Technologies that empower workers to do their jobs more effectively will be crucial in the battle for greater productivity and employee satisfaction
The manufacturing sector is currently facing a series of challenges, with some being longstanding and familiar, and others brought by more recent geopolitical and technological developments. Key issues such as Brexit, skills shortages and consistently sluggish productivity are squeezing profitability and contributing towards an atmosphere of uncertainty in the sector. However, a greater focus on the deployment of technology in the workplace will offer manufacturers the opportunity to completely reshape their working practices and revolutionise key operations. This is according to Kronos.
Despite these evident challenges, the manufacturing sector has not yet fully embraced these technologies, meaning many have not yet taken full advantage of the power of comprehensive digital transformation. New technologies such as the Internet of Things, robotics and artificial intelligence may be coming to the fore, but despite these advancements, manufacturers should recognise that people will still be working behind the scene. This is where other solutions that are designed to help maximise the output of human workers, such as state-of-the-art workforce management tools come into force.
On this changing landscape, Guillaume Varlet, EMEA Industry & Customer Insights Manager at Kronos, says: “The manufacturing sector is in a unique position currently and facing great challenges. Globalisation has been a key consideration of leaders at manufacturing organisations for decades. This greater focus on global interaction has had wide-ranging benefits, including access to larger and a wider range of markets to more cost-efficient resources (materials and labour) and more flexibility for supply chains. On the other side of the coin, however, there are a number of potential issues that globalisation poses, such as complying with local labour regulations, which need to be considered by businesses if they are to effectively manage their workforces, maintain employee morale and avoid high staff turnover.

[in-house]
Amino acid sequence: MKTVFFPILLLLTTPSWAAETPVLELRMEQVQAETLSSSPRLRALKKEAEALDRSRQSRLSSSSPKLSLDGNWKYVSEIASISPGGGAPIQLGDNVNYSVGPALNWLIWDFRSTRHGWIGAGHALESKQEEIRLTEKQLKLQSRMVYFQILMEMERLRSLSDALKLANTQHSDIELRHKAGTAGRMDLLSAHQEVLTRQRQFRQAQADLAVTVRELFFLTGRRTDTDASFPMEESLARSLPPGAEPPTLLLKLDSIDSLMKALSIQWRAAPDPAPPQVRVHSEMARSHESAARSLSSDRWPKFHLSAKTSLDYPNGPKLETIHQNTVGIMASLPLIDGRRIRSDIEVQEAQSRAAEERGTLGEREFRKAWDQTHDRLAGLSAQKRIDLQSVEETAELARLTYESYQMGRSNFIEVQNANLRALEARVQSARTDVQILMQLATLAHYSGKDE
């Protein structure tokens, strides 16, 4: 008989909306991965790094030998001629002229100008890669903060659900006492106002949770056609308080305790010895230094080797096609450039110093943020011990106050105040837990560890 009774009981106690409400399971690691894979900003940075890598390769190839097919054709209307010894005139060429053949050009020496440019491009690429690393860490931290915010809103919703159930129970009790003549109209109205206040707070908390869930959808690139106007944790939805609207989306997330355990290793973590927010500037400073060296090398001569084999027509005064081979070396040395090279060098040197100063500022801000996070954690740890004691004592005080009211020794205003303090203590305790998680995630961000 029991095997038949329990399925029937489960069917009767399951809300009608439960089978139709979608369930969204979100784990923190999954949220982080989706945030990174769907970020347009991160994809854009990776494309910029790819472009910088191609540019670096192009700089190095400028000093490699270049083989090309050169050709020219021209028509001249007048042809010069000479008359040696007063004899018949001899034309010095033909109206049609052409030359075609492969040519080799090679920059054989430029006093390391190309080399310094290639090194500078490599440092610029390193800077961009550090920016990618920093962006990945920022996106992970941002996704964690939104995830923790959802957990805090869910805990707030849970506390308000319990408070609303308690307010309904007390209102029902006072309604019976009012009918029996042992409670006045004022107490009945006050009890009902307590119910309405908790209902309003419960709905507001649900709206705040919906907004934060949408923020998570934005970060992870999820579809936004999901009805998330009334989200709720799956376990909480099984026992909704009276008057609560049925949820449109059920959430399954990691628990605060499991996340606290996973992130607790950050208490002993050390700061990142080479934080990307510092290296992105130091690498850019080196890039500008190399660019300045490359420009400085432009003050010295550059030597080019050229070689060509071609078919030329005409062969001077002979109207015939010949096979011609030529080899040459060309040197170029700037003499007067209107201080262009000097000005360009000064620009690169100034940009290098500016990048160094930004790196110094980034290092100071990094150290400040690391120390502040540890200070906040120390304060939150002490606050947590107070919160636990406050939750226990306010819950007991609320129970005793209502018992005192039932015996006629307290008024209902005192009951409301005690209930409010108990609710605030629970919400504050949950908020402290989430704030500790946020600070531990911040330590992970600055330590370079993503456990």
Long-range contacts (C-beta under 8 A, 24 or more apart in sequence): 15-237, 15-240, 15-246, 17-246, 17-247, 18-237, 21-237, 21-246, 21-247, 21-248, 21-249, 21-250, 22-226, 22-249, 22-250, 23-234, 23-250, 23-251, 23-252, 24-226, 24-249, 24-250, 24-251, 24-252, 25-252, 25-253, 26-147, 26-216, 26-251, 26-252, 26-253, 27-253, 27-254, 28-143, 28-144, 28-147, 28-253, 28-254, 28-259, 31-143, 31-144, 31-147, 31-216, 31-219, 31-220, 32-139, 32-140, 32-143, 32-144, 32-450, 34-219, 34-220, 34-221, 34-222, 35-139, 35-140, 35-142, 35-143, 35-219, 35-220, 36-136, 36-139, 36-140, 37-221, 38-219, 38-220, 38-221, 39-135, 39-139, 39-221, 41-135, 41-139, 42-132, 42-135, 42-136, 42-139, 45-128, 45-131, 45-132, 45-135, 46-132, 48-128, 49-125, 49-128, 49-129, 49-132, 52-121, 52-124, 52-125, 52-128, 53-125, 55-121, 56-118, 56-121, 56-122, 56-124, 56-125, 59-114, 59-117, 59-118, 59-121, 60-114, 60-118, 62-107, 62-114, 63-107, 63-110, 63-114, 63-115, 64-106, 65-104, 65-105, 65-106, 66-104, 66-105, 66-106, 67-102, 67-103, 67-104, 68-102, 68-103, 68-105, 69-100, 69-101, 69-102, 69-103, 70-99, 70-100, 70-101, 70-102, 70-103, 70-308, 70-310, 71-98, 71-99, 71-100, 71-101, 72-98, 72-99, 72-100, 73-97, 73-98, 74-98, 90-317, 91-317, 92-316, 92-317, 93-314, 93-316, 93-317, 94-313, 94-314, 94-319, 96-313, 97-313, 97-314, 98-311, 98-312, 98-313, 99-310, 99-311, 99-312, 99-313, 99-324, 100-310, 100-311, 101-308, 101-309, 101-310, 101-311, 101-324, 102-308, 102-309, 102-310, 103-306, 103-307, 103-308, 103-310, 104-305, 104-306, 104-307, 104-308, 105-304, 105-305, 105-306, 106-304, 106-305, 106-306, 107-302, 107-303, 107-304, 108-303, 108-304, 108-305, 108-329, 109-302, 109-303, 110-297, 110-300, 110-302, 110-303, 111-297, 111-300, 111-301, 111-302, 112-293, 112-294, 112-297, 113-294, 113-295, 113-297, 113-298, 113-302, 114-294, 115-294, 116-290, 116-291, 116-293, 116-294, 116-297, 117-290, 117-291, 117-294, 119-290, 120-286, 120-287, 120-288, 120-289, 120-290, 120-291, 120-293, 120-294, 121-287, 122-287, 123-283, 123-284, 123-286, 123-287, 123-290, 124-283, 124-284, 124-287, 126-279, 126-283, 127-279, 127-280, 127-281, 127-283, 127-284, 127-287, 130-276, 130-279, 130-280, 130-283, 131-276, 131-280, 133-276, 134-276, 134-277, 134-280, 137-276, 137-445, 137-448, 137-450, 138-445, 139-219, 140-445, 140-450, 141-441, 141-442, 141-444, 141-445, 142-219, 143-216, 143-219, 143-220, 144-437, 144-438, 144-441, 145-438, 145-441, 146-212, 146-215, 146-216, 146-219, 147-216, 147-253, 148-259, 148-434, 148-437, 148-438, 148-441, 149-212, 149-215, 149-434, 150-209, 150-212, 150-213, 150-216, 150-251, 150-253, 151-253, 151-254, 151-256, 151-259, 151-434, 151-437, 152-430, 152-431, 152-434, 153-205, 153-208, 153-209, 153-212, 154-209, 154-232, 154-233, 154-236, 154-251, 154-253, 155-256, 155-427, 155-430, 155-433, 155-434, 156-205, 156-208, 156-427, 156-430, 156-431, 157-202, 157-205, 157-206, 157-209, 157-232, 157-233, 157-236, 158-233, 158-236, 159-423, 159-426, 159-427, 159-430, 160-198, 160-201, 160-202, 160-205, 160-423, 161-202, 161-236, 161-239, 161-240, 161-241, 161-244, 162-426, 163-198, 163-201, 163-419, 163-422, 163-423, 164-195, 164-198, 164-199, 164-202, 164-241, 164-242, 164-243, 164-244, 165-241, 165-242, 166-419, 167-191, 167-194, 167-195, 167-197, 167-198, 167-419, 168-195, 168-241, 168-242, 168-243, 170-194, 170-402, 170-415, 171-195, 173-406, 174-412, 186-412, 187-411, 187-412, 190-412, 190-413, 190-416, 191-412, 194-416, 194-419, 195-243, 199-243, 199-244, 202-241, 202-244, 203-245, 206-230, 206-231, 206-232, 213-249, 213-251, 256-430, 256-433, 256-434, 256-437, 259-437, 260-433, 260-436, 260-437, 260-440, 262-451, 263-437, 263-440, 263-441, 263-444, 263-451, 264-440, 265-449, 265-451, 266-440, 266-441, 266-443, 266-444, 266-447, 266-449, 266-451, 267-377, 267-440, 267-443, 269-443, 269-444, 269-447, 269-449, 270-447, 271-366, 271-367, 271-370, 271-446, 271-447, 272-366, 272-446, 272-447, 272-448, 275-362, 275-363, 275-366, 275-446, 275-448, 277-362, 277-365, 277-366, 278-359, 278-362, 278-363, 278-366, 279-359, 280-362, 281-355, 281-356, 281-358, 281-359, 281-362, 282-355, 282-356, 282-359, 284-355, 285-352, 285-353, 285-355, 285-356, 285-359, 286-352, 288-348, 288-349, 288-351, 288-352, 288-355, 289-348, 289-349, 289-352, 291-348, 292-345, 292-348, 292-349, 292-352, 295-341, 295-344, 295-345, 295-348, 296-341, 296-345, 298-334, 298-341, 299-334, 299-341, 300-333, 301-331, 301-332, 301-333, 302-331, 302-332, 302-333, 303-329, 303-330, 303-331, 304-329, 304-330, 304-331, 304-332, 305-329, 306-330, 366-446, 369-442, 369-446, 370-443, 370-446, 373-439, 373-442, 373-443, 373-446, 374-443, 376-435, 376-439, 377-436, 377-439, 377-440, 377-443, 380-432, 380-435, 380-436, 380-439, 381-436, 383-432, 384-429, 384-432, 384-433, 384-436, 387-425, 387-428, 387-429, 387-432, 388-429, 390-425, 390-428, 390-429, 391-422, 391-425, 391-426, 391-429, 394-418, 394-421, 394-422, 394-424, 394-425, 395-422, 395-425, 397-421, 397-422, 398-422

“Similarly, skills shortages mean that manufacturers are struggling to fulfil demand and are fighting each other to attract and retain skilled labour. Salary has its limitations, which means differentiating elements such as safety, flexibility, fair treatment and being empowered will be crucial. The potential impact of Brexit also means that there needs to be a major focus on improving operational efficiencies and streamlining core processes, while keeping staff morale high. The pressure to increase bottom-line profitability in the face of such challenges is very real, and one of the most effective ways that this can be done is by empowering managers and employees to do their jobs more effectively with the resources they currently have – all of this can be facilitated by workforce management solutions.”
By placing greater emphasis on the adoption of the most innovative workforce management technologies, Varlet believes that productivity woes can be tackled, and manufacturers can offset the impact of factors that are beyond their control.
He added: “In order to not only survive in this challenging landscape, but thrive, manufacturers need to look at how they can strip out inefficiencies, automate non value-adding activities, allowing managers to focus on their teams and productive activities, generally making life easier for managers and other employees and providing more flexibility. This can be achieved through workforce management technologies that are designed with these specific challenges in mind. People are the most important element in creating a successful business, regardless of the increasing sophistication of resources such as automated machinery and computer software and empowering these employees through appropriate technologies is key.”
Varlet concluded: “There is much for the manufacturing sector to contend with over the next few years, with skills shortages, millennials becoming the largest working population, the negative misconception of the manufacturing industry, the introduction of smart factories and the ongoing drive towards automation meaning that businesses will be forced to do what they can with limited or changing resources in the bid to stay ahead of their competitors. Workforce management has a pivotal role to play here and those manufacturers that realise this will attract and maintain the best talent while ensuring maximum output.”
To discover more about the key issues impacting the manufacturing sector workforce and how technology is alleviating these issues, download Kronos’ latest white paper, Empowering the Employee: How technology will play its part in creating a more efficient workforce in manufacturing.